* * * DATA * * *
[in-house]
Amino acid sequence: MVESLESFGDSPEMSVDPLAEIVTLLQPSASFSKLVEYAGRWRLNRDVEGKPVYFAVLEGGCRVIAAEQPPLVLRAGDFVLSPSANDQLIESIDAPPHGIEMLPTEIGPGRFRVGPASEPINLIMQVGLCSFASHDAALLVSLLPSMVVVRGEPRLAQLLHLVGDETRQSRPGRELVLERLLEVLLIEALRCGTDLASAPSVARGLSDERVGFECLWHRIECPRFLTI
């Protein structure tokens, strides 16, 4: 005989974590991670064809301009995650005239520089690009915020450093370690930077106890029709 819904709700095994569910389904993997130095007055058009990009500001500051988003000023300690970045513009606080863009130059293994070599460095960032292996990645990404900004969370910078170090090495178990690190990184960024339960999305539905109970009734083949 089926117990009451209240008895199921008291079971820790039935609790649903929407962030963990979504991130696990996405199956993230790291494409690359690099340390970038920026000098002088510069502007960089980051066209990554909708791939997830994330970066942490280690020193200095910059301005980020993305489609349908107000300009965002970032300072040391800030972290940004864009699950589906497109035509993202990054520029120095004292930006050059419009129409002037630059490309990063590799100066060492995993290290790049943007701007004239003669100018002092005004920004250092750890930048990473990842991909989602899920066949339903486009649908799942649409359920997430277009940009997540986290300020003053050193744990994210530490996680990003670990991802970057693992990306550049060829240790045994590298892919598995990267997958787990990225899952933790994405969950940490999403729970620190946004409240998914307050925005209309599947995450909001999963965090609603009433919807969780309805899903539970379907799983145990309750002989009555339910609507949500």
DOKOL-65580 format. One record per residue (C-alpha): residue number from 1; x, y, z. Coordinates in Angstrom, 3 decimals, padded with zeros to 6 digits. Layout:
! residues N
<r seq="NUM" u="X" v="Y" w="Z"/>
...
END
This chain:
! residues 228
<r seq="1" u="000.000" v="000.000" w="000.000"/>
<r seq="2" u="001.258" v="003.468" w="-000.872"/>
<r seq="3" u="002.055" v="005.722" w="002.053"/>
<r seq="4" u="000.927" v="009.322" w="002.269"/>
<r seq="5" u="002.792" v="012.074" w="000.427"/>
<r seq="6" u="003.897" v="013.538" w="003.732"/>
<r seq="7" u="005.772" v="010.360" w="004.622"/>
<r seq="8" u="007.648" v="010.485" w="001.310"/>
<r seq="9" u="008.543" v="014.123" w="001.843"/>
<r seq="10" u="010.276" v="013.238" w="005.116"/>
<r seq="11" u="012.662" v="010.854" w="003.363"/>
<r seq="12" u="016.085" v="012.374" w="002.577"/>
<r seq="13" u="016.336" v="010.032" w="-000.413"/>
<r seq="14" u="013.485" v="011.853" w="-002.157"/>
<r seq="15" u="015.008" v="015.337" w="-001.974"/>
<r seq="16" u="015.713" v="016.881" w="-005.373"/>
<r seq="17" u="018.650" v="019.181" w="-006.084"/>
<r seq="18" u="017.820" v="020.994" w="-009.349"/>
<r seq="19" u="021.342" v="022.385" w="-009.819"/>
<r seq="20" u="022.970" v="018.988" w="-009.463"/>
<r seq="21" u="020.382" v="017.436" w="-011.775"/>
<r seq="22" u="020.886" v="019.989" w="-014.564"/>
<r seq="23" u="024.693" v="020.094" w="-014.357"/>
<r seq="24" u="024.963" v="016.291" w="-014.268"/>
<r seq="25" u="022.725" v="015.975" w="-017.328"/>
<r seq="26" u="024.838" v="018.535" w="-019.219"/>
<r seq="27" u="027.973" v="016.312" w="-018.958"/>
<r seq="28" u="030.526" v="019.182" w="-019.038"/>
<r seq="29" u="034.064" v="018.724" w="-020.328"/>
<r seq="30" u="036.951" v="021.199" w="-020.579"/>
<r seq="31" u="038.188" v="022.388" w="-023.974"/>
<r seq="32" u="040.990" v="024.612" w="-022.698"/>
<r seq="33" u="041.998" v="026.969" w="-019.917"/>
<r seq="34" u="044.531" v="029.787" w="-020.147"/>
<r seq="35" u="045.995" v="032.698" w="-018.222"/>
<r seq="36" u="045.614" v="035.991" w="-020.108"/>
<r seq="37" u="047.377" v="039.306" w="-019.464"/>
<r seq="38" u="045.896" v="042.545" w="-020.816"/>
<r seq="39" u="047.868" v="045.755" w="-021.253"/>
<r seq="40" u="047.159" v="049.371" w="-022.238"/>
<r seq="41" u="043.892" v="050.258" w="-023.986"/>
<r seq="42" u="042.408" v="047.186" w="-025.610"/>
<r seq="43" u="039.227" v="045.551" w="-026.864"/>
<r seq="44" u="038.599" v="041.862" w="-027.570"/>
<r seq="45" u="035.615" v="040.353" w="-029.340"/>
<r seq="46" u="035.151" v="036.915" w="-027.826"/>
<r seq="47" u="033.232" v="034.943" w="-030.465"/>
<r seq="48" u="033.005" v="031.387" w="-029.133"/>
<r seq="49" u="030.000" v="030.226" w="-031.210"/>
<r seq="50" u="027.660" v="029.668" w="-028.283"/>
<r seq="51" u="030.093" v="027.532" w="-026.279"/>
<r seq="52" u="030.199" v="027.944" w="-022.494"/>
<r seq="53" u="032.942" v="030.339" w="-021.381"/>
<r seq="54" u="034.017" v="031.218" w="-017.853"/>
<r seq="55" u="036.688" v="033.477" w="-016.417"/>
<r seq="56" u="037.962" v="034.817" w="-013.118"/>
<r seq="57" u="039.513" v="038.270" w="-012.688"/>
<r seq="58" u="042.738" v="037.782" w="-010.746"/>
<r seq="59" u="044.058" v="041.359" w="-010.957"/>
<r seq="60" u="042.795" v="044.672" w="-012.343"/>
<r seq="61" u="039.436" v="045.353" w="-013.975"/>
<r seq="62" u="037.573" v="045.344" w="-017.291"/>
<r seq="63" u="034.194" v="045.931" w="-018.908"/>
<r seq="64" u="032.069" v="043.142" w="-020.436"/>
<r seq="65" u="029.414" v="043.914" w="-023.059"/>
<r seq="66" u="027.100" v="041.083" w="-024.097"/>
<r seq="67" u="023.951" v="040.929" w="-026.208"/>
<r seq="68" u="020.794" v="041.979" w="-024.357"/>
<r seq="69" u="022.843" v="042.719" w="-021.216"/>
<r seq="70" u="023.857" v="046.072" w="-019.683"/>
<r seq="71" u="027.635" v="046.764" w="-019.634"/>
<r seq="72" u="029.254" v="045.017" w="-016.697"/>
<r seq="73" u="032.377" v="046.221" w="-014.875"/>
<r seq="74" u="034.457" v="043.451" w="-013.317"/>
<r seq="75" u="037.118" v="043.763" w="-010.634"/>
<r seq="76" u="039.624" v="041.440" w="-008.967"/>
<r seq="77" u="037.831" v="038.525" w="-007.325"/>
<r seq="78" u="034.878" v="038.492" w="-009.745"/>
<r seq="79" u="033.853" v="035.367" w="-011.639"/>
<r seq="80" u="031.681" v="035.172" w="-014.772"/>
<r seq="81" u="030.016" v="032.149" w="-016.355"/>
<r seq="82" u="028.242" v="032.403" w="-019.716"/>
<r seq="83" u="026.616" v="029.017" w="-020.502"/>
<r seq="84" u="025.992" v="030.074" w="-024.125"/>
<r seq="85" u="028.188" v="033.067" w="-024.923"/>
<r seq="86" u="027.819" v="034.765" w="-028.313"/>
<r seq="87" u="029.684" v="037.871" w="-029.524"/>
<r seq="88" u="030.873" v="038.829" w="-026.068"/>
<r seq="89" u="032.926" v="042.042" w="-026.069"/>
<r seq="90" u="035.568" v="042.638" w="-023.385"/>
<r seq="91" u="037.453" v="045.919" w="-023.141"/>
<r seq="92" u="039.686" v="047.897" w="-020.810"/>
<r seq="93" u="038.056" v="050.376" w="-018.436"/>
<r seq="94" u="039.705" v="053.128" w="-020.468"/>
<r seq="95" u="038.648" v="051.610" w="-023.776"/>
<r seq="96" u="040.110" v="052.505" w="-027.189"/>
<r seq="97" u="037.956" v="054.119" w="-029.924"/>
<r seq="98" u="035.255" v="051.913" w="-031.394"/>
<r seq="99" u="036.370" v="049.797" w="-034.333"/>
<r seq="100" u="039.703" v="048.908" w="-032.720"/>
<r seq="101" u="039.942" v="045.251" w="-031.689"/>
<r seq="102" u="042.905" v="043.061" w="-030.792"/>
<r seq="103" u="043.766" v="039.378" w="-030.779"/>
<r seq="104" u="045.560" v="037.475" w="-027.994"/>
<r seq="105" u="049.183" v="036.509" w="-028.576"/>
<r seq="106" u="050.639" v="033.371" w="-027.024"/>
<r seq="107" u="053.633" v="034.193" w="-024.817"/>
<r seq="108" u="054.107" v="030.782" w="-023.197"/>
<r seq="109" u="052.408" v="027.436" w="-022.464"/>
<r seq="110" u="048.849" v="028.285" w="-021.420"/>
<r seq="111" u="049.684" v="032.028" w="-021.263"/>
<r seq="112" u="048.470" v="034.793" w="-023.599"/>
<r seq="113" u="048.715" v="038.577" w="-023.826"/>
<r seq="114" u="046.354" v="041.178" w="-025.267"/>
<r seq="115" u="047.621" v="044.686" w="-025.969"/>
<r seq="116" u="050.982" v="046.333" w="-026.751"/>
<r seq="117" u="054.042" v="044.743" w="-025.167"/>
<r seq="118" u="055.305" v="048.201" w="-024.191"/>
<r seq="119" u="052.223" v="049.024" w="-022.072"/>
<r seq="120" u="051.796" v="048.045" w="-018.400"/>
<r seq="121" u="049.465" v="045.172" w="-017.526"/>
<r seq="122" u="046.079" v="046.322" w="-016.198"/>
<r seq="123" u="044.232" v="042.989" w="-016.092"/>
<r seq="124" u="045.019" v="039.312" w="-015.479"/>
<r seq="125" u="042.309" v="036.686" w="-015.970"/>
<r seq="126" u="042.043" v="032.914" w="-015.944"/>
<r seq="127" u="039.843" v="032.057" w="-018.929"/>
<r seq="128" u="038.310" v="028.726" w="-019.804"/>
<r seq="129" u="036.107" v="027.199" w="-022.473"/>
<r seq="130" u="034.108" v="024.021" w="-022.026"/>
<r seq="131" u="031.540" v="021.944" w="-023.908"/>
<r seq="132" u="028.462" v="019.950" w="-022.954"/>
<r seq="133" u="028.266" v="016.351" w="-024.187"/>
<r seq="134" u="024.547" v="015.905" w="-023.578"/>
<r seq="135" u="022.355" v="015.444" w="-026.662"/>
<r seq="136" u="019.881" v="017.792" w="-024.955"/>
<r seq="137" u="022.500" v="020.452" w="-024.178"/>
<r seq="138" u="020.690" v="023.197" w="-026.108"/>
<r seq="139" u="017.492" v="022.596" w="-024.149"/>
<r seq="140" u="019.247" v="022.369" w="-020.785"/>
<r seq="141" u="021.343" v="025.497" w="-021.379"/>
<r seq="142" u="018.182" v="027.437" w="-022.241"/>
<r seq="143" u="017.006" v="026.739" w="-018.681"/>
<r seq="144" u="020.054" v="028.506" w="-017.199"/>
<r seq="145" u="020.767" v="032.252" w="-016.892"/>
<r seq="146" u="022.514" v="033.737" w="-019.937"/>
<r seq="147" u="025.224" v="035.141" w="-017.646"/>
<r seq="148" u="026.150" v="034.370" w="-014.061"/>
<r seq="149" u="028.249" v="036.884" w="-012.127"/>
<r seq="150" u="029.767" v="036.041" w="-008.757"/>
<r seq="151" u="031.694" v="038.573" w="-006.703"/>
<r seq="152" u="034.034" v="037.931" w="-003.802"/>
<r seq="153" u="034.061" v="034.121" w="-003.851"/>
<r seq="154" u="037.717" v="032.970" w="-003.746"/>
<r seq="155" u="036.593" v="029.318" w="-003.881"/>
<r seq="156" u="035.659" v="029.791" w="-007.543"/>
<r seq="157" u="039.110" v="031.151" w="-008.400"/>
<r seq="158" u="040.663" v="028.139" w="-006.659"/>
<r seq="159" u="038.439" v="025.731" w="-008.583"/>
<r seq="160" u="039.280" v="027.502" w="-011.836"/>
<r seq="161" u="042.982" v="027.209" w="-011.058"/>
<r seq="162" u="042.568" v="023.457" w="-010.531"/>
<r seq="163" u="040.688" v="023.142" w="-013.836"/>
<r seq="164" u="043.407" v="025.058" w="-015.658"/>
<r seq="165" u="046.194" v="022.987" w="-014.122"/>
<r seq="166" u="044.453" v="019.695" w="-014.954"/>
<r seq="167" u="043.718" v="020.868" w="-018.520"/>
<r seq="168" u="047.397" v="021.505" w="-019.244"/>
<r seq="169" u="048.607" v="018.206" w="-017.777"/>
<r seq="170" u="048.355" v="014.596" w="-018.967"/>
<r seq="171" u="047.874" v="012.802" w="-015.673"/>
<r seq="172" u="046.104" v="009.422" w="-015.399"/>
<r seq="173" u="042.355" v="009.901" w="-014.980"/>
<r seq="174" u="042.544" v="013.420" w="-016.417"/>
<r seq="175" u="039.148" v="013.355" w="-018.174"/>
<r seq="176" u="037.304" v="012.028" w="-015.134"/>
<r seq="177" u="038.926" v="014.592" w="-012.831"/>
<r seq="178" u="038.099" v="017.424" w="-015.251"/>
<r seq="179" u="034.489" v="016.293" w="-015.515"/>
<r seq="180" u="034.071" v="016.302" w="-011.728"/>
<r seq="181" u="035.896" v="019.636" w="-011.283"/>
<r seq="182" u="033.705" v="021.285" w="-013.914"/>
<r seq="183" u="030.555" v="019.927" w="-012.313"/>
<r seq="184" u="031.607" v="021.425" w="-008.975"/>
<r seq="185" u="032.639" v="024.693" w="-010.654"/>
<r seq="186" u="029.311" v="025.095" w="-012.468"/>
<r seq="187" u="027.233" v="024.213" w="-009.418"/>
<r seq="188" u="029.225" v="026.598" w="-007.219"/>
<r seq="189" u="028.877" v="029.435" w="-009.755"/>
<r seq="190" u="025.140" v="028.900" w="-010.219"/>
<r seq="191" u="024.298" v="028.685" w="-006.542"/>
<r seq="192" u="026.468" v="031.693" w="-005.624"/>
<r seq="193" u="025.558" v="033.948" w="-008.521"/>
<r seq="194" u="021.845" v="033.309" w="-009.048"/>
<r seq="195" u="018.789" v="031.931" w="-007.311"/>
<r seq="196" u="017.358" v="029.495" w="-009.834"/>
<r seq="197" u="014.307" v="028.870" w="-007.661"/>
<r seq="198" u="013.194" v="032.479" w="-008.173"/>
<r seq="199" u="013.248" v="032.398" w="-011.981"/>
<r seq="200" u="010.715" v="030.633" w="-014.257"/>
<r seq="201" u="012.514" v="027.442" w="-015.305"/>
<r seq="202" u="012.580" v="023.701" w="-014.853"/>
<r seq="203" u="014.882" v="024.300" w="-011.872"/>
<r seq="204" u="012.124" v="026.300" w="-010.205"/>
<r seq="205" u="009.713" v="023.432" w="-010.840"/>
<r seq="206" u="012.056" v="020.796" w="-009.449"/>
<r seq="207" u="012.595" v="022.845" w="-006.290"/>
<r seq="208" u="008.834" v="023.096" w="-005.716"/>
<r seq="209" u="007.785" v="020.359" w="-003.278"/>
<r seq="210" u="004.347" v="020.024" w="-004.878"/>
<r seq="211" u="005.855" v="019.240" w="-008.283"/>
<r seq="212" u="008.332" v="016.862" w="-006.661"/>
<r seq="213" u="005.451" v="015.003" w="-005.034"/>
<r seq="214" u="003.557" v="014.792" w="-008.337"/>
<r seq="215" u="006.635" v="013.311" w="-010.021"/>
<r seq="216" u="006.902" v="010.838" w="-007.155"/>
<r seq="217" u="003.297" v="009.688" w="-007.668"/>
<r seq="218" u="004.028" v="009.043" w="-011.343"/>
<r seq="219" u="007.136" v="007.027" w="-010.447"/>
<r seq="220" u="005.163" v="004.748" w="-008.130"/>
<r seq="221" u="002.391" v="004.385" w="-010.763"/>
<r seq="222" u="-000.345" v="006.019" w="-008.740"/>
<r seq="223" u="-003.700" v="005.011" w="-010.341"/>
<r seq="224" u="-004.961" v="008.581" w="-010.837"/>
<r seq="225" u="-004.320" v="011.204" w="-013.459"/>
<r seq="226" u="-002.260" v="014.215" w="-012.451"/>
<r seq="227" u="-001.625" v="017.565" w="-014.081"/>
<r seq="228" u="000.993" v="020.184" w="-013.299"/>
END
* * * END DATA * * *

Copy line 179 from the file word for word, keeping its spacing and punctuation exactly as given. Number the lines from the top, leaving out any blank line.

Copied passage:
<r seq="169" u="048.607" v="018.206" w="-017.777"/>